Ancient Brittany was inhabited by the Celtic Tribes of Veneti, Curiovolitae, and the Asismii in the 3rd century BC. At this time, Brittany was known as Armorica. It was the Romans that renamed the region Britannia Minor. However, the region's current name can primarily be attributed to the Roman General Maximus, who brought over 6,000 Britons under their leader Prince Conan, son of the King of Wales and Albany as he left Britain in the 4th century. Further immigrants from Wales and Cornwall occupied the region in the 5th and 6th region. From these people came Constantine, King of Brittany, who, it is said, was the grandfather of the celebrated King Arthur of England. The Celtic Breton language is still spoken today in the western reaches of the land.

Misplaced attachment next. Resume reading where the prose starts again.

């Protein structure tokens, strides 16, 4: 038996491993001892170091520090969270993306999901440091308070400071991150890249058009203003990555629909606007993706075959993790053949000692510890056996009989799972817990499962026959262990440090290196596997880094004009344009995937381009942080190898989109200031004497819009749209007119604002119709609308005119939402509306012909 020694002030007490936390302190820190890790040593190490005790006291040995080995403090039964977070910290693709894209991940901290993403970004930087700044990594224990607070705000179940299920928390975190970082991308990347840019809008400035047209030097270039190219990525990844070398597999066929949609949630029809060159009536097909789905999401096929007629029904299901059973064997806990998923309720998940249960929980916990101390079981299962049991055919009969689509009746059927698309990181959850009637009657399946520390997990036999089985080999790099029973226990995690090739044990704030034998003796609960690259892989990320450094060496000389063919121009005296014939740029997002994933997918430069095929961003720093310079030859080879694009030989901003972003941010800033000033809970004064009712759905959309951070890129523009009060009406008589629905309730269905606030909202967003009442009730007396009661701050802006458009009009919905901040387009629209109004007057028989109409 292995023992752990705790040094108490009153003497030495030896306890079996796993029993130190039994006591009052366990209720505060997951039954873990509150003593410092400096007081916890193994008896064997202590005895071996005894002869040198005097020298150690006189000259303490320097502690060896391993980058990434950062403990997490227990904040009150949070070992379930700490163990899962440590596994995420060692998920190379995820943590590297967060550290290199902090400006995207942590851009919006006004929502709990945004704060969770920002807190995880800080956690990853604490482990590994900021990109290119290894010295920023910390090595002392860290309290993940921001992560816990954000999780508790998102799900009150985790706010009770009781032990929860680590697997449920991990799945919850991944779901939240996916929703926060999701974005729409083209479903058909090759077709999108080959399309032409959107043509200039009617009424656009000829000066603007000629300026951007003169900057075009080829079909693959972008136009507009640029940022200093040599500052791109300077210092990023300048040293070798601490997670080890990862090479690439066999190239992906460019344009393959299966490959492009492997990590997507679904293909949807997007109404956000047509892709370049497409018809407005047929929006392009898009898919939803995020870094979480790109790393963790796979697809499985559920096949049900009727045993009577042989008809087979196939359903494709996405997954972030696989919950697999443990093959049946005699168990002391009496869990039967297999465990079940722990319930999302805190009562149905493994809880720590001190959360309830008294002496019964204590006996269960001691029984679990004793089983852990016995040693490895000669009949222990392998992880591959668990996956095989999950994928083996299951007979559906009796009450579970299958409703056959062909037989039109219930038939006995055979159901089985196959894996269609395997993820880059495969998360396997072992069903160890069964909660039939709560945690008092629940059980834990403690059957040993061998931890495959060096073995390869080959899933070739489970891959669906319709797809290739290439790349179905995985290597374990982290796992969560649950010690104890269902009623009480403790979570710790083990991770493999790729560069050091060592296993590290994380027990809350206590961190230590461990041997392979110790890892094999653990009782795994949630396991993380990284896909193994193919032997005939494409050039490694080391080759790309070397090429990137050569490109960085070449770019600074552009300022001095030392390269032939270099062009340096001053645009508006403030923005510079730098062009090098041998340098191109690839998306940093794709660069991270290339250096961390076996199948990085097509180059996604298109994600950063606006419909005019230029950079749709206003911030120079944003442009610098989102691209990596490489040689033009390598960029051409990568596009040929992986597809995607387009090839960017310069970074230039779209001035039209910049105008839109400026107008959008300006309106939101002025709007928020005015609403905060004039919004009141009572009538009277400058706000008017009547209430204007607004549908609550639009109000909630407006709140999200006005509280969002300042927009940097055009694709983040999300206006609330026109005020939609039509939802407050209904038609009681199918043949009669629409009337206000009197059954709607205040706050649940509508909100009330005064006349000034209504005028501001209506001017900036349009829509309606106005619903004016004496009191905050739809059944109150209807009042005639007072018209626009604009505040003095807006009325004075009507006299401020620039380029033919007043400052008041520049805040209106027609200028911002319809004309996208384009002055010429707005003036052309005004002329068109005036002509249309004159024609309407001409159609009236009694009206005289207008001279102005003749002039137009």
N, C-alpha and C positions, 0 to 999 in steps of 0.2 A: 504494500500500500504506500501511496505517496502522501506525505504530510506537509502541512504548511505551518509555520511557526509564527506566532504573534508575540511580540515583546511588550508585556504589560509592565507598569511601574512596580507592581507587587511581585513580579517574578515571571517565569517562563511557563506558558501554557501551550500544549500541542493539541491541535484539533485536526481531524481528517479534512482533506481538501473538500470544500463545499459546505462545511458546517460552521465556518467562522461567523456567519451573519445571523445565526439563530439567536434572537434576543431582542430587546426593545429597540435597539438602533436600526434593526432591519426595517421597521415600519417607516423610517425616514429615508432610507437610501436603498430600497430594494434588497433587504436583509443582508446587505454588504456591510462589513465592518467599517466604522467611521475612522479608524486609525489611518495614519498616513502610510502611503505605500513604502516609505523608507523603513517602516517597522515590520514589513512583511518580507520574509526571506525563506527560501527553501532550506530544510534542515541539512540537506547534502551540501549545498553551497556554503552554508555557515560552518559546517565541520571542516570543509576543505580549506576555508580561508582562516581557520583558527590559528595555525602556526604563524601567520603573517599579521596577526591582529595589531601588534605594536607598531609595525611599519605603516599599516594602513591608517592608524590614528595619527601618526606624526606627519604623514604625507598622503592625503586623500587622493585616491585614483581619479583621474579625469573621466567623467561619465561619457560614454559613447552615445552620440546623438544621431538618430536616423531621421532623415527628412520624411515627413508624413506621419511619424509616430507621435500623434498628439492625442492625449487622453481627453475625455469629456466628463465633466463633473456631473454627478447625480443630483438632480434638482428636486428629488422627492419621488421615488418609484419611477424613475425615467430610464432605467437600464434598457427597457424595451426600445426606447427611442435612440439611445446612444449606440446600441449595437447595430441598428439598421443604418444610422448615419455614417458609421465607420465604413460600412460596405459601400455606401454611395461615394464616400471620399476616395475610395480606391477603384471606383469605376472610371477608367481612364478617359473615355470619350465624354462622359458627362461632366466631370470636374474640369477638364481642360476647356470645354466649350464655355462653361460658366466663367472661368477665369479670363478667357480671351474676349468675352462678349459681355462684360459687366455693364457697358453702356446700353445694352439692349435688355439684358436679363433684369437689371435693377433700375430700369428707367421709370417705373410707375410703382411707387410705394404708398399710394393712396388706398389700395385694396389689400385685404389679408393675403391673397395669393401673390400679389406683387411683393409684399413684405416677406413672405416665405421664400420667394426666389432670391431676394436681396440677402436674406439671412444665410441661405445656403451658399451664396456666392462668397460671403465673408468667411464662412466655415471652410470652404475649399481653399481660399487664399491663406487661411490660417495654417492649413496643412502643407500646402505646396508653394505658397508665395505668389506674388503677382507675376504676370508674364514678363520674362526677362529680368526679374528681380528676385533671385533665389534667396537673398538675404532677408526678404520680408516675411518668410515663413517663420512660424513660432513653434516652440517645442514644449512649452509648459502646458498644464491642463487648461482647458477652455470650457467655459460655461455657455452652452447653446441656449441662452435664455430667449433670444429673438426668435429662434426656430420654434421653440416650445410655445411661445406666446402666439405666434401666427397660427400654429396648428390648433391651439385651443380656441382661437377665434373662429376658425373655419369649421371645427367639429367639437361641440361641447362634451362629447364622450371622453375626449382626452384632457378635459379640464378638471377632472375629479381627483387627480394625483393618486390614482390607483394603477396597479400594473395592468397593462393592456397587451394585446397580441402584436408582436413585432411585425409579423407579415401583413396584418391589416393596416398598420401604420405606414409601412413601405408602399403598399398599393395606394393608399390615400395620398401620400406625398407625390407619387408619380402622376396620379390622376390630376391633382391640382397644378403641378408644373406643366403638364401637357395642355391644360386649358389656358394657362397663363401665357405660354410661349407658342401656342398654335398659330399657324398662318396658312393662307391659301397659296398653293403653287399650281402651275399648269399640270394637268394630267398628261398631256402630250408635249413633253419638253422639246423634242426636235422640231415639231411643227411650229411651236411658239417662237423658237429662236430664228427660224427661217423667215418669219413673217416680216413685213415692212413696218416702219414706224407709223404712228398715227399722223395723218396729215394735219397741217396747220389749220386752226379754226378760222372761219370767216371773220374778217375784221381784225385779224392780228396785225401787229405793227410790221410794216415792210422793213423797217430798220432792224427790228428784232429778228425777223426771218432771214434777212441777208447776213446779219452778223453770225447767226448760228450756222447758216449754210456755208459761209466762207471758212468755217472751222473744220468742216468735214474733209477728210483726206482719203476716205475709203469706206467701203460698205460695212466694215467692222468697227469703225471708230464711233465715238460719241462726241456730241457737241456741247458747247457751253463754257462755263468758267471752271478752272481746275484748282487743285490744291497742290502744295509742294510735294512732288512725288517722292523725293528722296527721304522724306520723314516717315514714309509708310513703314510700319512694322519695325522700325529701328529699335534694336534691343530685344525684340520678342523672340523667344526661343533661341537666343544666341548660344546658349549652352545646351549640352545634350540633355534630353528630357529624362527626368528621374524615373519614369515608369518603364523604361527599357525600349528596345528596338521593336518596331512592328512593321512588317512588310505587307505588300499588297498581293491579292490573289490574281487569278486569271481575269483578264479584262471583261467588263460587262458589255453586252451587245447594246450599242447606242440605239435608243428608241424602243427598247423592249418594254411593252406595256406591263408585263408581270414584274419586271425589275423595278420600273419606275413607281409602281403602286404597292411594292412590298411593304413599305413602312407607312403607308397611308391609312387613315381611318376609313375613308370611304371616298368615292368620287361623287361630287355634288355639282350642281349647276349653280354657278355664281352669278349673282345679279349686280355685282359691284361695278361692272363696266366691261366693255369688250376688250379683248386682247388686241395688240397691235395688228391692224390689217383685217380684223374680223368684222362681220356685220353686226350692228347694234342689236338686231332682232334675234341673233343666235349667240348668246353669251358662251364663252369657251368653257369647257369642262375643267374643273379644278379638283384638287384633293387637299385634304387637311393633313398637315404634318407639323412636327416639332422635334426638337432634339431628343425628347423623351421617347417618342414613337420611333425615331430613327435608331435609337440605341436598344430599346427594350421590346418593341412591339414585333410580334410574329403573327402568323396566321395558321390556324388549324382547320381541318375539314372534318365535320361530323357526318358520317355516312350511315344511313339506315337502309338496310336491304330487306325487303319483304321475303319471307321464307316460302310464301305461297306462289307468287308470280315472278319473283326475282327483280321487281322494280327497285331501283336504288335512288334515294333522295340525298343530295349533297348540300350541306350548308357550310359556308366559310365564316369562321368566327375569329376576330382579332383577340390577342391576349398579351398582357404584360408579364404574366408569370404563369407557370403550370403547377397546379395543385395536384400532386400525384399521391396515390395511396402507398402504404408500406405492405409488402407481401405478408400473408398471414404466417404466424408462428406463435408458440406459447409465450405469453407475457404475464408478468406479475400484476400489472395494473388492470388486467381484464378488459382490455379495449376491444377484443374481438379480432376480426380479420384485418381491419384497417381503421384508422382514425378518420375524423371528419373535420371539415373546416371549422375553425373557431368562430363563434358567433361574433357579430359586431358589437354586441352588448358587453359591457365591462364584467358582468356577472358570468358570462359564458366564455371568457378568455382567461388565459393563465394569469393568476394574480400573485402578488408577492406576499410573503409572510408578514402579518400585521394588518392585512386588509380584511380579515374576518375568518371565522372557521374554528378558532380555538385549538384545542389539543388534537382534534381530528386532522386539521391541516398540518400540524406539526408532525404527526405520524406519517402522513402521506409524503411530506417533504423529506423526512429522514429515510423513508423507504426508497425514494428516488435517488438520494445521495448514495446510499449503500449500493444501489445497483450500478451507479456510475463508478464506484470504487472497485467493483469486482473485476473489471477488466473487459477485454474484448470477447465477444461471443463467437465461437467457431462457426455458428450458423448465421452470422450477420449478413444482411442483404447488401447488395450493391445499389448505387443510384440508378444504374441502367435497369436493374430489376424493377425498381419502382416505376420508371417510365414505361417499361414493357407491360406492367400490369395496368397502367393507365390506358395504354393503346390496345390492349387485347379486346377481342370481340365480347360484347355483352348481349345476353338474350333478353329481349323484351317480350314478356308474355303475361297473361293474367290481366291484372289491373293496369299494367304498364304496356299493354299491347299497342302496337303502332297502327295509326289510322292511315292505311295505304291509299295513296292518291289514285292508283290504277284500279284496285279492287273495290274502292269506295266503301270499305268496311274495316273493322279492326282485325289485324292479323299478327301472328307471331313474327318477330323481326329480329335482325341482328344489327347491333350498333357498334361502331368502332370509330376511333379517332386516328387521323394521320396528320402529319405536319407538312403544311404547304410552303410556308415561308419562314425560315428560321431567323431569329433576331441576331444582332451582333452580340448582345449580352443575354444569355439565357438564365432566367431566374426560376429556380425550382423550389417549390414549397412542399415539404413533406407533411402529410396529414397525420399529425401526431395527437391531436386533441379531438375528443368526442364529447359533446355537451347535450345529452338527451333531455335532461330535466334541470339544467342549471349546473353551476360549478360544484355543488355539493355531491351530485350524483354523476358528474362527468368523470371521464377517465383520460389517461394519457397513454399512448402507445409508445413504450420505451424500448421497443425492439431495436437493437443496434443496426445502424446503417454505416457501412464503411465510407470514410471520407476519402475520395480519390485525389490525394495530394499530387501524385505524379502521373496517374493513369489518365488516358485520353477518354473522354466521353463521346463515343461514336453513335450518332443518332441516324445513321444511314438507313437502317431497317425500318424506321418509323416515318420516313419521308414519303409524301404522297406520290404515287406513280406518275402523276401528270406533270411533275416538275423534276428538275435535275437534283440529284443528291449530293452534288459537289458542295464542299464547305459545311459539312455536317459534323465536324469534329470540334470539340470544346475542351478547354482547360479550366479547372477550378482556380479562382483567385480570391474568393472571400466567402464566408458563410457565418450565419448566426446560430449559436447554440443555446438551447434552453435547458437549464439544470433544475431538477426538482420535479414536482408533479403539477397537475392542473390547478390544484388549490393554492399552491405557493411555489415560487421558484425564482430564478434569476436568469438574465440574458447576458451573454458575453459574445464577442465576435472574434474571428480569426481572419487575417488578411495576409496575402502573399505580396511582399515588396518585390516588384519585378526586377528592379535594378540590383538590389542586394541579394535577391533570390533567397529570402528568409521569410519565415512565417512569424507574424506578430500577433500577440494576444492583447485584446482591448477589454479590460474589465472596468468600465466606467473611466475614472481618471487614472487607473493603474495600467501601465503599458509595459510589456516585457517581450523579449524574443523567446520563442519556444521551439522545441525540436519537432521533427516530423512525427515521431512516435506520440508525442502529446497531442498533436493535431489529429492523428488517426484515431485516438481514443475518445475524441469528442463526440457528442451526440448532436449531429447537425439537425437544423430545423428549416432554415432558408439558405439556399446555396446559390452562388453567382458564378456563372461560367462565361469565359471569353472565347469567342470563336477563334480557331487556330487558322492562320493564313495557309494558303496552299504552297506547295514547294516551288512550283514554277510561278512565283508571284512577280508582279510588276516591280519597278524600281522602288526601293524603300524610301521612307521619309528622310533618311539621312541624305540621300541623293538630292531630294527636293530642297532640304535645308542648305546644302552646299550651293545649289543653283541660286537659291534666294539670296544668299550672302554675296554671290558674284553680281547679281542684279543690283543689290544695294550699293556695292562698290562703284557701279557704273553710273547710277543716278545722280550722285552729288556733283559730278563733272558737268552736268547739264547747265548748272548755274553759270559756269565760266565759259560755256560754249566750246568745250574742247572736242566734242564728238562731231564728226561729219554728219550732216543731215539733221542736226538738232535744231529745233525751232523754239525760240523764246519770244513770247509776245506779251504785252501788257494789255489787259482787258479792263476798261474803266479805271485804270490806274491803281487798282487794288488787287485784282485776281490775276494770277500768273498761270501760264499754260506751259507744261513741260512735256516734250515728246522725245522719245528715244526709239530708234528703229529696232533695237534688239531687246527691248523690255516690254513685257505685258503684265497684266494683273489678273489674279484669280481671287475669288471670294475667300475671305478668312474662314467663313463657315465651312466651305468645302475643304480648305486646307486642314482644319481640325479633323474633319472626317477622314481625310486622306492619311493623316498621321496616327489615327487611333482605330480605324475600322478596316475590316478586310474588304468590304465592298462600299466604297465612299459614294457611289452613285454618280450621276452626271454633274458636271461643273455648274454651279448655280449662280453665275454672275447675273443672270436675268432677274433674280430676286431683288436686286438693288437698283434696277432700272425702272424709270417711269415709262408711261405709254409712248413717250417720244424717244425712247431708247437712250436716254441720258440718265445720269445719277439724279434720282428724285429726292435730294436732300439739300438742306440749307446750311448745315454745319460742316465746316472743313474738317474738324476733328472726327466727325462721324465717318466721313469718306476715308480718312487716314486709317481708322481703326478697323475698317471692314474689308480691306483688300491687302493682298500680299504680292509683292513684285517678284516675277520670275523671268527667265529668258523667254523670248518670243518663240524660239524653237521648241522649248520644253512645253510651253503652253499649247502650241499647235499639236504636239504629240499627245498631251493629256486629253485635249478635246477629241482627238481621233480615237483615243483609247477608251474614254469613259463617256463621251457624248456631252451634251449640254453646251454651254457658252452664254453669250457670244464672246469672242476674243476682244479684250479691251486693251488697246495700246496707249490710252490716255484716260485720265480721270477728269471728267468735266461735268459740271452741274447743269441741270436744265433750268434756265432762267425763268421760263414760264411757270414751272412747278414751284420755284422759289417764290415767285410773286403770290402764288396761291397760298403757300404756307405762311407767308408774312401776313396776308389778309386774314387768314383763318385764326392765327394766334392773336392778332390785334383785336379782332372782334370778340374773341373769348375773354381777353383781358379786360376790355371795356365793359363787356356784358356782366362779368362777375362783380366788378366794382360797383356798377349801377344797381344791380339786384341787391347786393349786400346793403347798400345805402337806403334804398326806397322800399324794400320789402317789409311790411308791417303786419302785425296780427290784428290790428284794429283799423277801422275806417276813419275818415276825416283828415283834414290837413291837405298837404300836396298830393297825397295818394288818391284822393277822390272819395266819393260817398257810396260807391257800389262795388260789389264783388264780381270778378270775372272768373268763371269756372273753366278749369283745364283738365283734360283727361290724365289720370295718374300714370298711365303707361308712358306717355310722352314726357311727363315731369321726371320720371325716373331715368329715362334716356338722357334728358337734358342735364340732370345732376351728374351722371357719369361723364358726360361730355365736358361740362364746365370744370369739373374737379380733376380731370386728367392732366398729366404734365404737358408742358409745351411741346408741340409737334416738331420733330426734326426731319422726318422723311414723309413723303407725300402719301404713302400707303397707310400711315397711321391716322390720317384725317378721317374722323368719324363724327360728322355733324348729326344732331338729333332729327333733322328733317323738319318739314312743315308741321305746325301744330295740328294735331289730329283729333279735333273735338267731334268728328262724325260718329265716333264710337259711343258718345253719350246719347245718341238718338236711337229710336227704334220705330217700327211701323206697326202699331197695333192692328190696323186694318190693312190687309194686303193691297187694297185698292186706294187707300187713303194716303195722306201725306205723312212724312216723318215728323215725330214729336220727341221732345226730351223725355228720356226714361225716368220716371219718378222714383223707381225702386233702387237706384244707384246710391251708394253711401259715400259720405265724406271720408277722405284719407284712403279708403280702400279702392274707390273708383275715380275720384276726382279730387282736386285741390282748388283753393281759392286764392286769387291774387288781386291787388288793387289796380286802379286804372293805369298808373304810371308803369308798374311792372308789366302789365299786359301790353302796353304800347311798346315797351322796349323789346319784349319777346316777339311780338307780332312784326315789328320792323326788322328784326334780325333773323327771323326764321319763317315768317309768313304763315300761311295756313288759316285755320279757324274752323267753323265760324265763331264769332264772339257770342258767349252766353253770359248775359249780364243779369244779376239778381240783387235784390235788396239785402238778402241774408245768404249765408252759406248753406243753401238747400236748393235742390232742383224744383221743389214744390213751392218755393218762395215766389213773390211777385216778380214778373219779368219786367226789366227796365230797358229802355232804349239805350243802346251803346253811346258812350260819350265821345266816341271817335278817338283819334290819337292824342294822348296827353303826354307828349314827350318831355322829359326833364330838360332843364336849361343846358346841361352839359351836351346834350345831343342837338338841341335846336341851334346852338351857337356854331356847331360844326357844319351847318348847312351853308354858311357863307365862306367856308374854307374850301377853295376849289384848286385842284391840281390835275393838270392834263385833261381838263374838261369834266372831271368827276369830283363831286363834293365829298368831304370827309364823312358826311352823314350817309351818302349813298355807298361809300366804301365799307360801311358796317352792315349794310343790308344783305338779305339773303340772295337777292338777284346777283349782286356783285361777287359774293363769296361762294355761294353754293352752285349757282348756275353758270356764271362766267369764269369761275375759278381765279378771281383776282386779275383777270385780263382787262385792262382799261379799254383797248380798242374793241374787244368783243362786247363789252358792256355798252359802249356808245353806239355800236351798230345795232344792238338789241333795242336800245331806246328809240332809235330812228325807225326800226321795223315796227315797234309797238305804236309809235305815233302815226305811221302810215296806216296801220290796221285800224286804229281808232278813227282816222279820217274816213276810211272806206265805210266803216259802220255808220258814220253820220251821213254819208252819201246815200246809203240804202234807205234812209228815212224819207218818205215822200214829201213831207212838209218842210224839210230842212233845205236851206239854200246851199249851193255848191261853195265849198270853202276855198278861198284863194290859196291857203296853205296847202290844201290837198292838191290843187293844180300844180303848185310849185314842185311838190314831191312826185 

In the 6th century, Brittany began its many associations with other states and sovereigns as the Dukes of Brittany also became the Counts of Cornwall in the south west of England. In the 9th century, the Dukes of Anjou, neighbors to the south, married the Princesses of Brittany. Then, in the 10th century, the Dukes of Brittany also married into the house of the Dukes of Normandie (Normandy), and Geoffrey, Duke of Brittany married Hawise, daughter of Richard II, Duke of Normandie, in 1002.
These various associations helped lead to the conflict between the Kings of England and the Kings of France for absolute rule over Brittany. When William the Conqueror, the Duke of Normandy, became King of England in 1066 he claimed Brittany and Normandy as possessions of the English crown. This English possession of continental lands increased when King Henry of England married Eleanor of Aquitaine in 1152, thereby acquiring most of north and western France. However, in 1365, Brittany renewed relations with France, and was finally annexed by the French Crown in 1532, and reverted to a duchy.
- ^ Swyrich, Archive materials